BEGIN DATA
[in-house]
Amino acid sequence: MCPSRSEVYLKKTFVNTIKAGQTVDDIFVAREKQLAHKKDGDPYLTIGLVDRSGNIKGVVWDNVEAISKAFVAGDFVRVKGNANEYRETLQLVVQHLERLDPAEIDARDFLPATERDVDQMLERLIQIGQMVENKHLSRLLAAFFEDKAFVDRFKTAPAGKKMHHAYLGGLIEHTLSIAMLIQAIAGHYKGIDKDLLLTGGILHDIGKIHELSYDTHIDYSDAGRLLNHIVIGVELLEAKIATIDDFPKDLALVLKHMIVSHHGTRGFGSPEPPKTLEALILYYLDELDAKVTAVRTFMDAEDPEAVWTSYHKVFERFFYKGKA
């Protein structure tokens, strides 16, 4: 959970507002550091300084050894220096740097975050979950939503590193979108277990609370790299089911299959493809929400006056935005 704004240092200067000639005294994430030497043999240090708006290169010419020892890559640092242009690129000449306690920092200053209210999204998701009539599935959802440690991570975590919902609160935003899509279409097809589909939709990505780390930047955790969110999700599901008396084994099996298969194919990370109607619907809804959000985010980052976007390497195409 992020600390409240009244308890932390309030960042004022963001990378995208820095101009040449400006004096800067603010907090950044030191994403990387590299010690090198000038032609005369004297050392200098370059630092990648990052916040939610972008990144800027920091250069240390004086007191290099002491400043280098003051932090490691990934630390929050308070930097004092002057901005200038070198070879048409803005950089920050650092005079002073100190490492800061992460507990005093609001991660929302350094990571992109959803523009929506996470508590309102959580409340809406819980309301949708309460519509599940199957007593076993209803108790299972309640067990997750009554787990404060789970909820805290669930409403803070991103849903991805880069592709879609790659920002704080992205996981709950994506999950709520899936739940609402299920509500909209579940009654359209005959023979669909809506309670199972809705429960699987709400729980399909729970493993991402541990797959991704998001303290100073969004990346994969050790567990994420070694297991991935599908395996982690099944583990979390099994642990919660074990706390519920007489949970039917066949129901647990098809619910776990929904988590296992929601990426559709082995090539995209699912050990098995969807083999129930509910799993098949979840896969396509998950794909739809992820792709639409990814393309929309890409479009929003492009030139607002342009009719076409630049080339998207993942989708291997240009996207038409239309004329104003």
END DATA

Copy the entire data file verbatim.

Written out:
[in-house]
Amino acid sequence: MCPSRSEVYLKKTFVNTIKAGQTVDDIFVAREKQLAHKKDGDPYLTIGLVDRSGNIKGVVWDNVEAISKAFVAGDFVRVKGNANEYRETLQLVVQHLERLDPAEIDARDFLPATERDVDQMLERLIQIGQMVENKHLSRLLAAFFEDKAFVDRFKTAPAGKKMHHAYLGGLIEHTLSIAMLIQAIAGHYKGIDKDLLLTGGILHDIGKIHELSYDTHIDYSDAGRLLNHIVIGVELLEAKIATIDDFPKDLALVLKHMIVSHHGTRGFGSPEPPKTLEALILYYLDELDAKVTAVRTFMDAEDPEAVWTSYHKVFERFFYKGKA
């Protein structure tokens, strides 16, 4: 959970507002550091300084050894220096740097975050979950939503590193979108277990609370790299089911299959493809929400006056935005 704004240092200067000639005294994430030497043999240090708006290169010419020892890559640092242009690129000449306690920092200053209210999204998701009539599935959802440690991570975590919902609160935003899509279409097809589909939709990505780390930047955790969110999700599901008396084994099996298969194919990370109607619907809804959000985010980052976007390497195409 992020600390409240009244308890932390309030960042004022963001990378995208820095101009040449400006004096800067603010907090950044030191994403990387590299010690090198000038032609005369004297050392200098370059630092990648990052916040939610972008990144800027920091250069240390004086007191290099002491400043280098003051932090490691990934630390929050308070930097004092002057901005200038070198070879048409803005950089920050650092005079002073100190490492800061992460507990005093609001991660929302350094990571992109959803523009929506996470508590309102959580409340809406819980309301949708309460519509599940199957007593076993209803108790299972309640067990997750009554787990404060789970909820805290669930409403803070991103849903991805880069592709879609790659920002704080992205996981709950994506999950709520899936739940609402299920509500909209579940009654359209005959023979669909809506309670199972809705429960699987709400729980399909729970493993991402541990797959991704998001303290100073969004990346994969050790567990994420070694297991991935599908395996982690099944583990979390099994642990919660074990706390519920007489949970039917066949129901647990098809619910776990929904988590296992929601990426559709082995090539995209699912050990098995969807083999129930509910799993098949979840896969396509998950794909739809992820792709639409990814393309929309890409479009929003492009030139607002342009009719076409630049080339998207993942989708291997240009996207038409239309004329104003």